To the relief of chemtrail conspiracy theorists, NASA’s plan to create red and blue-green colored artificial clouds was postponed on Sunday morning. The clouds were expected to be visible for much of the East Coast and surely would have left many scratching their heads.
It’s not the first time this experiment has been delayed, but it marks the end of the launch window which ran from May 31st through June 6th. Weather forecasts show that the conditions won’t be right in the next two days and the tentative date for launch is now June 11th.
The experiment requires specific weather conditions. On the day of launch, a two-stage Terrier-Improved Malemute sounding rocket will carry ten canisters that will be deployed about five minutes after liftoff. The canisters will then create vividly colored artificial clouds aka vapor tracers. NASA scientists will then visually track the subsequent particle motions to gain further understanding of the ionosphere. The space agency has ground cameras at the Wallops Flight Facility in Virginia and in Duck, North Carolina. The sky must be clear at one of those locations for researchers to be able to gather data properly. Unfortunately, clouds interfered with the tests this morning, causing the postponement of the launch.
NASA is clear that this mission poses no danger to humans. The canisters would be released about 100 miles above the ground and they contain barium, strontium, and cupric-oxide. But just because the chemicals don’t pose a danger doesn’t mean the plummeting payload doesn’t. The scheduled launch on Saturday was canceled because of boats that were in the area where the payload was estimated to fall.
For anyone who wasn’t aware of this experiment, the postponement is just an opportunity. Assuming that all goes to plan, you’ll be able to watch the launch around 4 AM on June 11th. People on the East Coast “from New York to North Carolina,” will have a chance to see the colorful clouds in person according to NASA. For everyone else, a livestream will be available.
Too windy: NASA cancels 8th try at launch for sounding rocket
The launch is rescheduled for no earlier than Monday, June 19, with a launch time window between 9:06 p.m. and 9:21 p.m., NASA said.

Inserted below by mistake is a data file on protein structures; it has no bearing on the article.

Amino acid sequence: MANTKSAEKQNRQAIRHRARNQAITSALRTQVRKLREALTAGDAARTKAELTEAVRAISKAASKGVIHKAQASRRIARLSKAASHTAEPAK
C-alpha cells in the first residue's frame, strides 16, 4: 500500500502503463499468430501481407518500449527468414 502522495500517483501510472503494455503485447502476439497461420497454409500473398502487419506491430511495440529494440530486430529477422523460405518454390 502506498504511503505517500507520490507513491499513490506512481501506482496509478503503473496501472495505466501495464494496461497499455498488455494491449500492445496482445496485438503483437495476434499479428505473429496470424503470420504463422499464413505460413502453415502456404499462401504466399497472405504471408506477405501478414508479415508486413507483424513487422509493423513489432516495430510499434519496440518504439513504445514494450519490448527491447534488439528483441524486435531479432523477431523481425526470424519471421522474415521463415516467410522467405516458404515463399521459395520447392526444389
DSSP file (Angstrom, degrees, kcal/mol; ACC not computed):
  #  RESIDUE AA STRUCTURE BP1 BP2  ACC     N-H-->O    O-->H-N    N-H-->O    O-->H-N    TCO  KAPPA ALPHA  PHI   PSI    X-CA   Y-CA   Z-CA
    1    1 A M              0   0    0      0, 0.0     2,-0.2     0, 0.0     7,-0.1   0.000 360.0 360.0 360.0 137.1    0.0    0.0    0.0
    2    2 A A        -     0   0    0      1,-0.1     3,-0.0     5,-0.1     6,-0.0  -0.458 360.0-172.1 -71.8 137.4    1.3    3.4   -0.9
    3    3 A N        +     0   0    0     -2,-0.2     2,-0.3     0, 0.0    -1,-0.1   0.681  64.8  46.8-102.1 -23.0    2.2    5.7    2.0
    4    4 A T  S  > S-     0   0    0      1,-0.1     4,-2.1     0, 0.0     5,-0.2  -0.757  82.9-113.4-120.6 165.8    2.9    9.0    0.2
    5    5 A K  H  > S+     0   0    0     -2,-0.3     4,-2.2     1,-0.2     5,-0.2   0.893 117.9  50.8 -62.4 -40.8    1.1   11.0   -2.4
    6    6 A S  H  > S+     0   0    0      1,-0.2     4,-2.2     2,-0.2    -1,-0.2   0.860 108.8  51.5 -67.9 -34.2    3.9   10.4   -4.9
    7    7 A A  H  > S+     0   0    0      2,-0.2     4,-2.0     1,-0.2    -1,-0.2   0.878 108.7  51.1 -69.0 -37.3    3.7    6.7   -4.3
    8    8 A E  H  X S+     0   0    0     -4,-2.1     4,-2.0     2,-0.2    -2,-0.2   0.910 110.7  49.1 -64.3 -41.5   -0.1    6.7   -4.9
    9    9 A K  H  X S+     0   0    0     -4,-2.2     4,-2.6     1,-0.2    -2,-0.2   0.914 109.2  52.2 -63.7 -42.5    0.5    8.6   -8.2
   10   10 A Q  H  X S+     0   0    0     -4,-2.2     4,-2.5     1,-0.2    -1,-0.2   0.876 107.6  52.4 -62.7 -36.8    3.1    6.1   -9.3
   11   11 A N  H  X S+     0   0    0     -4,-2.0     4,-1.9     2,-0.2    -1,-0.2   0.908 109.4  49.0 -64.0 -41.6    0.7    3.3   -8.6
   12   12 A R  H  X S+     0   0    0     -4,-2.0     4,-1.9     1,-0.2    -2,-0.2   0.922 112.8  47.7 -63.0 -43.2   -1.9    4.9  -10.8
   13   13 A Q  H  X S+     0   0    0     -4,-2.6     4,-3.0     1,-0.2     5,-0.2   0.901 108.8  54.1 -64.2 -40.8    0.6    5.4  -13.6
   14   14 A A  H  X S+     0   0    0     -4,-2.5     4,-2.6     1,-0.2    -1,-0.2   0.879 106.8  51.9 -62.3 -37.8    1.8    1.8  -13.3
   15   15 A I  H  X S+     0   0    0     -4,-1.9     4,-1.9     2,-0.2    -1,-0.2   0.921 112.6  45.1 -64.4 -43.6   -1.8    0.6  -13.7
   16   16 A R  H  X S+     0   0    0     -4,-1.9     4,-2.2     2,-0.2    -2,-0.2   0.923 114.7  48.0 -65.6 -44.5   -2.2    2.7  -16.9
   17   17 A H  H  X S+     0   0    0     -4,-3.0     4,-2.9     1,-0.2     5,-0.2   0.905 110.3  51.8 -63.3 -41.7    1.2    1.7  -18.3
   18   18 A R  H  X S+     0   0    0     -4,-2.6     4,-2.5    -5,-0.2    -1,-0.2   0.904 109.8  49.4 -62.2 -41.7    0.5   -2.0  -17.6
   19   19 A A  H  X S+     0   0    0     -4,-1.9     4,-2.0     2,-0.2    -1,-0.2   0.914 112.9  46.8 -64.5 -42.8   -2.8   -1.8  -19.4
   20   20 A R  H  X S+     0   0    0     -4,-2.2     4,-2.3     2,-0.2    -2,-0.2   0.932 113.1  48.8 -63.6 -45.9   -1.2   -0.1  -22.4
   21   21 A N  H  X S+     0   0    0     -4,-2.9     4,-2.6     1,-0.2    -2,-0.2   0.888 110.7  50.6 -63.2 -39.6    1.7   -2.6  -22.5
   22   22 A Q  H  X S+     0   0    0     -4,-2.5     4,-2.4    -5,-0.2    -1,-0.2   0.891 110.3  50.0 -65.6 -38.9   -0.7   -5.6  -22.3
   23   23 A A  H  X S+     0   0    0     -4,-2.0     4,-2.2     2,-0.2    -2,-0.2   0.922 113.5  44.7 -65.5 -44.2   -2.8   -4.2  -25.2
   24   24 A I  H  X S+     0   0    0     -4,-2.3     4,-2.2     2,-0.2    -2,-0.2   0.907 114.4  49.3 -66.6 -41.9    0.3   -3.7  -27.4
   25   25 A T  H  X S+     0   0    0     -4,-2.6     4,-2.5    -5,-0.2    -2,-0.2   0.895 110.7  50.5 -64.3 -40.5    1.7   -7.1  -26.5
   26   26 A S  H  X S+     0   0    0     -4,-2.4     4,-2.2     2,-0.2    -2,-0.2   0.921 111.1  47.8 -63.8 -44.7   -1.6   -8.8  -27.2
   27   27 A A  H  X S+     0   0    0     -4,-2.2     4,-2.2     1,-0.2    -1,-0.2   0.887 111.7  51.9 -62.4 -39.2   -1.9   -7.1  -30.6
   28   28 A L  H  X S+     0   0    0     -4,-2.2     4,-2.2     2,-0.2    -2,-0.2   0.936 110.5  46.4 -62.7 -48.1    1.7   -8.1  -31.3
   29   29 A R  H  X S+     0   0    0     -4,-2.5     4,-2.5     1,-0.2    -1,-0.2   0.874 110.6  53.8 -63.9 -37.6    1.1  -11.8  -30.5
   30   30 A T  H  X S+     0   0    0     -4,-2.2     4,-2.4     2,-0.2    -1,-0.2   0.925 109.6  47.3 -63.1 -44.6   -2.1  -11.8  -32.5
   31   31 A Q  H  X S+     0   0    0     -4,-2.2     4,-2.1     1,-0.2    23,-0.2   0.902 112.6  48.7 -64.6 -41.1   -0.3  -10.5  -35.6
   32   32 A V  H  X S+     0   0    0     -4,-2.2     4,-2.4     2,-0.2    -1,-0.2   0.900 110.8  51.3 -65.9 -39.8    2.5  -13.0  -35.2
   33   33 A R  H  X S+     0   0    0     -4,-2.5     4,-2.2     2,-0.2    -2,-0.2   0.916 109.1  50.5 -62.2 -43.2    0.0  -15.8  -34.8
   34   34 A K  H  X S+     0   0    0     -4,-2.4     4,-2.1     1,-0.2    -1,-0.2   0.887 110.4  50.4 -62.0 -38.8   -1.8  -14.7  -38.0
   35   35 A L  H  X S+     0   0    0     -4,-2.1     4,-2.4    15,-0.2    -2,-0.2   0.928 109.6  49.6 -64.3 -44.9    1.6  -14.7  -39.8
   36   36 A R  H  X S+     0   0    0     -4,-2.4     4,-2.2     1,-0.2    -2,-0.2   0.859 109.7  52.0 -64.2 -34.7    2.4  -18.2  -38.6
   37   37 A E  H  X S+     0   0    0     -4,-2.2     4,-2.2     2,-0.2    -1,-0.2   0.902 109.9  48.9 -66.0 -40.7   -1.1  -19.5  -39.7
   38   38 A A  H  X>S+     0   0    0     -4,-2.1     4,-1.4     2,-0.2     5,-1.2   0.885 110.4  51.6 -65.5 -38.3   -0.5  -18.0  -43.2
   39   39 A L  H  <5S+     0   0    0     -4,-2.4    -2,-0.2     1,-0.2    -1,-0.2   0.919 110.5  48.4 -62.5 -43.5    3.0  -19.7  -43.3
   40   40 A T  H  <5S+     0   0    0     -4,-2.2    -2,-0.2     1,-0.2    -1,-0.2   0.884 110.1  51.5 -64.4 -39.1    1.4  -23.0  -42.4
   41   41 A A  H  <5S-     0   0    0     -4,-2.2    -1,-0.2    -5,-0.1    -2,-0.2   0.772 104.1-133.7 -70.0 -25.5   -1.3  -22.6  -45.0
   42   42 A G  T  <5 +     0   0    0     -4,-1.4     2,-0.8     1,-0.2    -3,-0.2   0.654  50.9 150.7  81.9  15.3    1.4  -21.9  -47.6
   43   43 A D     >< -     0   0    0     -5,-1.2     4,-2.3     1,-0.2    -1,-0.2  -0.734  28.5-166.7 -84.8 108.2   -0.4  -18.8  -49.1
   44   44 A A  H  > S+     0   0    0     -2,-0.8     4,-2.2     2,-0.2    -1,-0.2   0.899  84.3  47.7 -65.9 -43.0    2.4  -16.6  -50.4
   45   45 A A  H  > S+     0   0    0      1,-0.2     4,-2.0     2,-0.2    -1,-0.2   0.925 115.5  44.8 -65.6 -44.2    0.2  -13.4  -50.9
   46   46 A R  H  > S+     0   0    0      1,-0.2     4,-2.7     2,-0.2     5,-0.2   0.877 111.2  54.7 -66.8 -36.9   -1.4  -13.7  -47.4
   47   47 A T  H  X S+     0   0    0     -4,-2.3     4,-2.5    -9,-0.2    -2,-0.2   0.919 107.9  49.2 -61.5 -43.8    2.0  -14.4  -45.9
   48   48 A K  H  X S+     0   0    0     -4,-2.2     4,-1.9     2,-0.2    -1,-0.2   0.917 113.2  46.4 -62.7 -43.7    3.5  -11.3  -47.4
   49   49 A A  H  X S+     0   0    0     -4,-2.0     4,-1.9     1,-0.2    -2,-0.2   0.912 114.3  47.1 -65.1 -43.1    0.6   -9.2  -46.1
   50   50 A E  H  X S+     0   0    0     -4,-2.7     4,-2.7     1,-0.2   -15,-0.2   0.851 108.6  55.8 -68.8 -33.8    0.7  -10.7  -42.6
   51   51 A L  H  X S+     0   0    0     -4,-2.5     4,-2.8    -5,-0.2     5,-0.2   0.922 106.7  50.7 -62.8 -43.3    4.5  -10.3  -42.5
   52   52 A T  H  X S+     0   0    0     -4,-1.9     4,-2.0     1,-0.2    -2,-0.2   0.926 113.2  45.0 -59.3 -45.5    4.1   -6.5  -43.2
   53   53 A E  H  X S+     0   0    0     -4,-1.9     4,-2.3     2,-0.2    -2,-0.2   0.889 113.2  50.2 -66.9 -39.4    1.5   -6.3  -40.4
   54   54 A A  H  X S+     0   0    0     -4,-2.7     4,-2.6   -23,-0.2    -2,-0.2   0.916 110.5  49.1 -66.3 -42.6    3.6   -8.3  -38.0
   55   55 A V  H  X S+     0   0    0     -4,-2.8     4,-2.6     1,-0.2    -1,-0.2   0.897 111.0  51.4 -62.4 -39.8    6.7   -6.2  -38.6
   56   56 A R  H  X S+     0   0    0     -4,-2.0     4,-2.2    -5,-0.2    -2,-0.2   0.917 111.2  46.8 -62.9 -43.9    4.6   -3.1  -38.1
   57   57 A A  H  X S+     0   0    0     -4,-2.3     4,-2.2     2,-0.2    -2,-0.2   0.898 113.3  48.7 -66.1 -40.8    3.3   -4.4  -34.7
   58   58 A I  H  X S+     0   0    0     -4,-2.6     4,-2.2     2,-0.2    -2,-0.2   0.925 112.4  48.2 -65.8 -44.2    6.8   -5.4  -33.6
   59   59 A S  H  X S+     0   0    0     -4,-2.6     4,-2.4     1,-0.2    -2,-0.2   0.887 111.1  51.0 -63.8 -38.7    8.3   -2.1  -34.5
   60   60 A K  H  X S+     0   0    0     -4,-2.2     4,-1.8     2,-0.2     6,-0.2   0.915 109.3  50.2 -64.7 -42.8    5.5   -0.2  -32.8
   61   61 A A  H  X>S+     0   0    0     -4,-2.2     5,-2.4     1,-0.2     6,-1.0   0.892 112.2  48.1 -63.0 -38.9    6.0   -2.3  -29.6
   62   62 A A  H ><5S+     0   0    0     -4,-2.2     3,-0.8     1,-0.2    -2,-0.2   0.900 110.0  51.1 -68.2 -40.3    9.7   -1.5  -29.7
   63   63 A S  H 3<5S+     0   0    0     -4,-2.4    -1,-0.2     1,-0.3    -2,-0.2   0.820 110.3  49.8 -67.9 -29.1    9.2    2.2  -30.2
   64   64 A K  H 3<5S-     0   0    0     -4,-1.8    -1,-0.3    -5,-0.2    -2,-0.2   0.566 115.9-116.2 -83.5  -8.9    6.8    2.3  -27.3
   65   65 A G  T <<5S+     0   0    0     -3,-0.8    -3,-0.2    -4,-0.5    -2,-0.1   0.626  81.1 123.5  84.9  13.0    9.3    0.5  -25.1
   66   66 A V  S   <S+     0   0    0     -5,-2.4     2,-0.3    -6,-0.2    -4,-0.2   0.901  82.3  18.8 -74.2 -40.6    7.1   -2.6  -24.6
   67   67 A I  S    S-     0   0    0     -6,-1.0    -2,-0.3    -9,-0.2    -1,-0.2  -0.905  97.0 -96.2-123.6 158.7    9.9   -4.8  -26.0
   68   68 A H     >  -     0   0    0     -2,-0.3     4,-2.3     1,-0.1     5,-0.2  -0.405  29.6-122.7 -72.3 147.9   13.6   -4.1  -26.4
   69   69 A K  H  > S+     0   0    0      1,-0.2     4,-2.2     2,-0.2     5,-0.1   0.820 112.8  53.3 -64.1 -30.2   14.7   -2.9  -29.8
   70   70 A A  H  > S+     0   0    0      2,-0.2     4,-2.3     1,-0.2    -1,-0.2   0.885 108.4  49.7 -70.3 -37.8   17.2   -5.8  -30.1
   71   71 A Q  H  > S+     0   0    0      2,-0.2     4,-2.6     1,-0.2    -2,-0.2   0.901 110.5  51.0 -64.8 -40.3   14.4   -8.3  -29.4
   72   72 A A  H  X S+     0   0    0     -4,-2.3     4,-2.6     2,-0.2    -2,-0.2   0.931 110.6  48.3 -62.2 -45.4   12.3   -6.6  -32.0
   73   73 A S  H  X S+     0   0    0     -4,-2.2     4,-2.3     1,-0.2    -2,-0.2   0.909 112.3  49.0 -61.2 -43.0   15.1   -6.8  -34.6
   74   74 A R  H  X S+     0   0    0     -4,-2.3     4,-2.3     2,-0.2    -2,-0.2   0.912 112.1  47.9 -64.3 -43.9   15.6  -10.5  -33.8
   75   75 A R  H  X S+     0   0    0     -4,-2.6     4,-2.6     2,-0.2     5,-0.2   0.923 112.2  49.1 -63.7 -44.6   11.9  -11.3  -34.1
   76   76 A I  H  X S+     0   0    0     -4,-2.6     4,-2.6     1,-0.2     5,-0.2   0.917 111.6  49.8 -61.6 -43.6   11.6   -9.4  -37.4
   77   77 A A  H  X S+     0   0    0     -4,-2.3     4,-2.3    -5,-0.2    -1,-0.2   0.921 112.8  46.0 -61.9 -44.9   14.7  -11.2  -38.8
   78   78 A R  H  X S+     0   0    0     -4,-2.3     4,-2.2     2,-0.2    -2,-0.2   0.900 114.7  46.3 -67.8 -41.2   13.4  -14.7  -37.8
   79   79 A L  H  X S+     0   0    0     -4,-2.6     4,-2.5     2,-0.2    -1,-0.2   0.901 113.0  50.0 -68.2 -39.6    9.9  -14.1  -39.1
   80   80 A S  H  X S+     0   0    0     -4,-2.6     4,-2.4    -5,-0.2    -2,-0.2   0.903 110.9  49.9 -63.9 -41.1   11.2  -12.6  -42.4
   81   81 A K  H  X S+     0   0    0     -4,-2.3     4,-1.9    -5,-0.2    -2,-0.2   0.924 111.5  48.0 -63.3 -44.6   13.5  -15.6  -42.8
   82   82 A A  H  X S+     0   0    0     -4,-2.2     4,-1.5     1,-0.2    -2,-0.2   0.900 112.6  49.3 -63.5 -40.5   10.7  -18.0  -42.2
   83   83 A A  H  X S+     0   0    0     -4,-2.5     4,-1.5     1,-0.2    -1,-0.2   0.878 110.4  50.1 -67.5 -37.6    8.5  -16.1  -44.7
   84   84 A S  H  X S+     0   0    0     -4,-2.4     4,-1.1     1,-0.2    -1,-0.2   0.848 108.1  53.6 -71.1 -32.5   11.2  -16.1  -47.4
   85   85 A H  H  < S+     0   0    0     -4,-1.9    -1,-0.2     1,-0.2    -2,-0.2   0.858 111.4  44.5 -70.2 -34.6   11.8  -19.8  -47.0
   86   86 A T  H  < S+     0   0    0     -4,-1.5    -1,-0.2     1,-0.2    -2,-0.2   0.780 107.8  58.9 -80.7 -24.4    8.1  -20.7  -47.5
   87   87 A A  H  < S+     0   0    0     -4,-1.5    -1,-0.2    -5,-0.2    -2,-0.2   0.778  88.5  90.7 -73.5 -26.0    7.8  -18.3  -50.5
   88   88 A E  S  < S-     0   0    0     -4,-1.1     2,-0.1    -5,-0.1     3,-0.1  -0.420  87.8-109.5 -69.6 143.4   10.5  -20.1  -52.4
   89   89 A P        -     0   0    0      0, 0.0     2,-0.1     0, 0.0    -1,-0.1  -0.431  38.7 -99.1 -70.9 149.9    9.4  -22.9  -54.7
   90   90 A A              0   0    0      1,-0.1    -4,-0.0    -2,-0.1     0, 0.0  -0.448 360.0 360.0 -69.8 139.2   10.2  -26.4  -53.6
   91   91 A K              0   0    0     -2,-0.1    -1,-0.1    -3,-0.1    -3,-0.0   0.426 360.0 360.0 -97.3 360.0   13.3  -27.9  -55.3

Officials will meet after a weather briefing Monday afternoon to make a decision on trying to launch Monday night.
Provided it can get off the ground, the flight of the Terrier Improved Malemute rocket is designed to test a new system of deploying canisters that release blue-green and red vapor to form artificial clouds, which are used in studying the ionosphere and aurora, scientists say.
People may be able to see the clouds along the mid-Atlantic from New York to North Carolina, NASA said.
Previously, the clouds could only be released in the immediate area of the payload. This time, a new ejection system will fire 10 canisters, each about the size of a soda can, between 6 and 12 miles away from the main payload.
The canisters are set to be deployed between four and five and a half minutes after launch. The clouds help scientists on the ground visually track particle motions in space. Scientists will use ground cameras based at Wallops and Duck, North Carolina, to monitor the results.
Using the new deployment method should allow scientists to study the particles over a much wider area, NASA said.
The vapor "tracers" consist of chemicals such as barium, strontium and cupric-oxide. They are to be released at altitudes 96-124 miles high and pose "absolutely no hazard" to residents along the mid-Atlantic coast, officials say.
NASA launches rocket from Wallop’s Island
WALLOPS ISLAND, Va. (WAVY) — NASA on Thursday launched a Terrier-Improved Orion suborbital sounding rocket from the Wallops Island Flight Facility.
The rocket was carrying various experiments from a handful of programs, including RockOn! and RockSat-C.
NASA says the rocket’s payload was expected to land in the Atlantic Ocean, after flying to 73 miles altitude.
Thursday’s launch comes in the midst of several attempts by NASA to launch a Terrier-Improved Malemute sounding rocket.
That launch has been delayed nine times, and is now scheduled for Saturday, June 24, with a window of 9:07 p.m. to 9:22 p.m.